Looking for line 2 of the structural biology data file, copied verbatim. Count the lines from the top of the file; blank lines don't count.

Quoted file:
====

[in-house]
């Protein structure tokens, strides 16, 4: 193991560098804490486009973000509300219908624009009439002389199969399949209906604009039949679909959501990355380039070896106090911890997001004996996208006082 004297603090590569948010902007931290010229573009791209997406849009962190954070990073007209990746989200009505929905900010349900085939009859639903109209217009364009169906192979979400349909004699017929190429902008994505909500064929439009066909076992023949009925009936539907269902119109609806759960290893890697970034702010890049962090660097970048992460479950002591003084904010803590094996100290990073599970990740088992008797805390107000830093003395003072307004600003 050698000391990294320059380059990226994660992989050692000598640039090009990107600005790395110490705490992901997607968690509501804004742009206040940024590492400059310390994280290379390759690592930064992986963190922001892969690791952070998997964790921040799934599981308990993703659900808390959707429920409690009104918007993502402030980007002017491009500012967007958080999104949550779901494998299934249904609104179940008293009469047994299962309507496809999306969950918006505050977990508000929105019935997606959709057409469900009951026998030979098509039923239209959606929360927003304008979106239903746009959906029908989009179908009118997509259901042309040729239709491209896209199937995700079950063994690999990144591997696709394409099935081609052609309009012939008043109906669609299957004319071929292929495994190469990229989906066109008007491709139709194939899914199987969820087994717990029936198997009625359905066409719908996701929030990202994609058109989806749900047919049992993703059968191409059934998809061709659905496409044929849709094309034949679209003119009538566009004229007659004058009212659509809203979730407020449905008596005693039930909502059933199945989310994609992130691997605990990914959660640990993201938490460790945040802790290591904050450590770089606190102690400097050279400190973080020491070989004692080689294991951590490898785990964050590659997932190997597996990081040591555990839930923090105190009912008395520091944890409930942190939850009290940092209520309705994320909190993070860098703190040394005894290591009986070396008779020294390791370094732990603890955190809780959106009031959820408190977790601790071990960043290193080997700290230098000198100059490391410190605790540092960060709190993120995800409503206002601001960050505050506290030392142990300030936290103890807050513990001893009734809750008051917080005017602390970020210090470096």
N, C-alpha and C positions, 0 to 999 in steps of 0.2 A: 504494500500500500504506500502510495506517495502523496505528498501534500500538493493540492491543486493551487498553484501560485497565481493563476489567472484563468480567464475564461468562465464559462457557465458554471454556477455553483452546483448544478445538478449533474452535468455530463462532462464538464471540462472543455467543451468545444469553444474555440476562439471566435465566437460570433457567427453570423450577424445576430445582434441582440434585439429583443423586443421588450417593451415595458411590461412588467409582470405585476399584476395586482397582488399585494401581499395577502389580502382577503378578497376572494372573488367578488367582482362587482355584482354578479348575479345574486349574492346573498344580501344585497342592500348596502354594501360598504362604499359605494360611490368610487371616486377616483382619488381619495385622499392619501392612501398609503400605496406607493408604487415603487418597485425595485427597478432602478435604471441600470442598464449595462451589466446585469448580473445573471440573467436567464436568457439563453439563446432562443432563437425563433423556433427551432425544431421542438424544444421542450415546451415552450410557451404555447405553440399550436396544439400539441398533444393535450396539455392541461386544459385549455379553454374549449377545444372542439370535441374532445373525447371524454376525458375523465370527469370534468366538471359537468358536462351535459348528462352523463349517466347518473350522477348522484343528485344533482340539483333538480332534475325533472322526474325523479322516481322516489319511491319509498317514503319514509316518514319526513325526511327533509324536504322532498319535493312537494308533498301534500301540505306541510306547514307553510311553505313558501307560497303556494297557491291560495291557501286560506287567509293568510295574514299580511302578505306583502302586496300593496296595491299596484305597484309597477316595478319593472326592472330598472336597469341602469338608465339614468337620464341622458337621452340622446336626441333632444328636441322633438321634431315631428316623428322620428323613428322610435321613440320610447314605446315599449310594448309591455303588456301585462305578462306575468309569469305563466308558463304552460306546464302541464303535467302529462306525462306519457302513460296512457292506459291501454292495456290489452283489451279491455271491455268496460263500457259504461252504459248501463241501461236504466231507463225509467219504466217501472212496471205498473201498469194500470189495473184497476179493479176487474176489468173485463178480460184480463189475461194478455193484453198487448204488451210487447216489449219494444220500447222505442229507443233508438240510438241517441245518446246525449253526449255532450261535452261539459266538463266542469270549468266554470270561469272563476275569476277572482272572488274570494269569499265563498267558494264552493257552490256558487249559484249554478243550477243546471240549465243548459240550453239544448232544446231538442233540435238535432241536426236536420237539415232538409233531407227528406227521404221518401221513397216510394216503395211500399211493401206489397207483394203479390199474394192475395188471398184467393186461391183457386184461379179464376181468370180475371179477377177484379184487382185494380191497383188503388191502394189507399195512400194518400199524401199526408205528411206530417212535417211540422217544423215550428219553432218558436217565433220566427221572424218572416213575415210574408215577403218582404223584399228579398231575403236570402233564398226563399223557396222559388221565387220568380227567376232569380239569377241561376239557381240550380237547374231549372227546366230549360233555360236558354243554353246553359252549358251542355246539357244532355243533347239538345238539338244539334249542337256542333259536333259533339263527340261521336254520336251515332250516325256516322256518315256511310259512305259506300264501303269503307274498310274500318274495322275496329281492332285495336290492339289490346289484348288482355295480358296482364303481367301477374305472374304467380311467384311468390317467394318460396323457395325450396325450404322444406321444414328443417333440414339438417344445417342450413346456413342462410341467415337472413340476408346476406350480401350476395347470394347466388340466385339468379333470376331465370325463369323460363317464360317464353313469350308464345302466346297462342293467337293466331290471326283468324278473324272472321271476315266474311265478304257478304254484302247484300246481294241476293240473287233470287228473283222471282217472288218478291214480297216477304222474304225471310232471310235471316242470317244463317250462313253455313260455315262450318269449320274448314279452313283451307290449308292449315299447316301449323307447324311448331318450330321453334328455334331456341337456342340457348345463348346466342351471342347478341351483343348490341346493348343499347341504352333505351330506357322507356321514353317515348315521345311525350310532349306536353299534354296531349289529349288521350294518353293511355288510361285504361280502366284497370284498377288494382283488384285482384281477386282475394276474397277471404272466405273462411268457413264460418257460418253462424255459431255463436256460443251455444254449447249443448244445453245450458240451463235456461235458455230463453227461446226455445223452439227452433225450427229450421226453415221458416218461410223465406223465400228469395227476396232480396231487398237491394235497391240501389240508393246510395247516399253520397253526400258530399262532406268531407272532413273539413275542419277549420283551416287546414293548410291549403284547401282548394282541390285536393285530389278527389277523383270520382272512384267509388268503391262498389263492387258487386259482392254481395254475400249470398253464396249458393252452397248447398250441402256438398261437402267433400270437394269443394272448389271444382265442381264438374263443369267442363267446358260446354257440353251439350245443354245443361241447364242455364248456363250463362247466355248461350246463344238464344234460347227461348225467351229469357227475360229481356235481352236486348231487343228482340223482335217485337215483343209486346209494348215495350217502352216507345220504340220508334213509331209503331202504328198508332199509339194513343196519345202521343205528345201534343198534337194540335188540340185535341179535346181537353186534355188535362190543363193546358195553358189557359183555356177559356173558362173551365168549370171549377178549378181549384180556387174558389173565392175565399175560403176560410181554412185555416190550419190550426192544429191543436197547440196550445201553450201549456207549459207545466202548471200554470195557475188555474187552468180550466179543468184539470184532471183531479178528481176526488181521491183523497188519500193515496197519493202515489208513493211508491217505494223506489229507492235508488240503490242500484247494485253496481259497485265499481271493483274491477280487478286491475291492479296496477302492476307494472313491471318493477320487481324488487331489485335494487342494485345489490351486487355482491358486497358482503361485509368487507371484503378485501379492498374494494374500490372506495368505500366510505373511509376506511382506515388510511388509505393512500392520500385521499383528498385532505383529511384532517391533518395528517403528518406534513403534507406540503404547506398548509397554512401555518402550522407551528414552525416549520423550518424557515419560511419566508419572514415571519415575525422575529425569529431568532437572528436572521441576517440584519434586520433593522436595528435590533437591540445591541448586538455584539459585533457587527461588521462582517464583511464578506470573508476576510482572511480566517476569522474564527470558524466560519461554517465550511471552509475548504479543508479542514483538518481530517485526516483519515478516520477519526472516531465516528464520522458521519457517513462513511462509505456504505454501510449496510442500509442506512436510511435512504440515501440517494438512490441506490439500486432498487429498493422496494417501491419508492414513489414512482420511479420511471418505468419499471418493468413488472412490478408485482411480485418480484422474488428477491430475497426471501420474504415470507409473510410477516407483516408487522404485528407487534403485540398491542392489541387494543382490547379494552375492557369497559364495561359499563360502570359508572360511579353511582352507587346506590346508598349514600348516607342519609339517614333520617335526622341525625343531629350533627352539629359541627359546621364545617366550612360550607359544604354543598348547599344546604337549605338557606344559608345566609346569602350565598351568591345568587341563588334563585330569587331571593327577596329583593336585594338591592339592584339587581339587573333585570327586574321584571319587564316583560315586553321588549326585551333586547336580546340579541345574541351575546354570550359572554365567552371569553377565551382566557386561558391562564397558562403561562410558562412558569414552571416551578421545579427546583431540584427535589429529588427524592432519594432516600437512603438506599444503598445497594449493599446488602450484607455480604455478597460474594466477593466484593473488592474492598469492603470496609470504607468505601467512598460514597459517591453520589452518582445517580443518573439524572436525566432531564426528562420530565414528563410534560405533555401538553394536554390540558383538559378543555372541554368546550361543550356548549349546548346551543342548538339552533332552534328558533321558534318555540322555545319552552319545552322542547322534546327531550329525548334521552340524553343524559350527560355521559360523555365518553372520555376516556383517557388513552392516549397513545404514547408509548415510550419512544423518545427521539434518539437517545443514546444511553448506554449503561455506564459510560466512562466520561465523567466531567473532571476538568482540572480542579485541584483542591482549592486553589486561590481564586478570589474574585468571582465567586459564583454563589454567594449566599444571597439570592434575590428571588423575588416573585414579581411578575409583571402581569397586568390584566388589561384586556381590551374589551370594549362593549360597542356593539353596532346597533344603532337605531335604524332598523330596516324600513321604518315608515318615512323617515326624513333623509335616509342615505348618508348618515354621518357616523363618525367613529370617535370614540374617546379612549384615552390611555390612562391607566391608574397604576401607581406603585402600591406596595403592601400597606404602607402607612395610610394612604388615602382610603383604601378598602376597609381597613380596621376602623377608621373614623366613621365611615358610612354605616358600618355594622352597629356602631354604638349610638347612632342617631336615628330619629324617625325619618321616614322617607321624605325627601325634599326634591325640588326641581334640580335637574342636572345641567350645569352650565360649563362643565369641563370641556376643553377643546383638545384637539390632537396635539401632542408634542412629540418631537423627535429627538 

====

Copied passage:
């Protein structure tokens, strides 16, 4: 193991560098804490486009973000509300219908624009009439002389199969399949209906604009039949679909959501990355380039070896106090911890997001004996996208006082 004297603090590569948010902007931290010229573009791209997406849009962190954070990073007209990746989200009505929905900010349900085939009859639903109209217009364009169906192979979400349909004699017929190429902008994505909500064929439009066909076992023949009925009936539907269902119109609806759960290893890697970034702010890049962090660097970048992460479950002591003084904010803590094996100290990073599970990740088992008797805390107000830093003395003072307004600003 050698000391990294320059380059990226994660992989050692000598640039090009990107600005790395110490705490992901997607968690509501804004742009206040940024590492400059310390994280290379390759690592930064992986963190922001892969690791952070998997964790921040799934599981308990993703659900808390959707429920409690009104918007993502402030980007002017491009500012967007958080999104949550779901494998299934249904609104179940008293009469047994299962309507496809999306969950918006505050977990508000929105019935997606959709057409469900009951026998030979098509039923239209959606929360927003304008979106239903746009959906029908989009179908009118997509259901042309040729239709491209896209199937995700079950063994690999990144591997696709394409099935081609052609309009012939008043109906669609299957004319071929292929495994190469990229989906066109008007491709139709194939899914199987969820087994717990029936198997009625359905066409719908996701929030990202994609058109989806749900047919049992993703059968191409059934998809061709659905496409044929849709094309034949679209003119009538566009004229007659004058009212659509809203979730407020449905008596005693039930909502059933199945989310994609992130691997605990990914959660640990993201938490460790945040802790290591904050450590770089606190102690400097050279400190973080020491070989004692080689294991951590490898785990964050590659997932190997597996990081040591555990839930923090105190009912008395520091944890409930942190939850009290940092209520309705994320909190993070860098703190040394005894290591009986070396008779020294390791370094732990603890955190809780959106009031959820408190977790601790071990960043290193080997700290230098000198100059490391410190605790540092960060709190993120995800409503206002601001960050505050506290030392142990300030936290103890807050513990001893009734809750008051917080005017602390970020210090470096």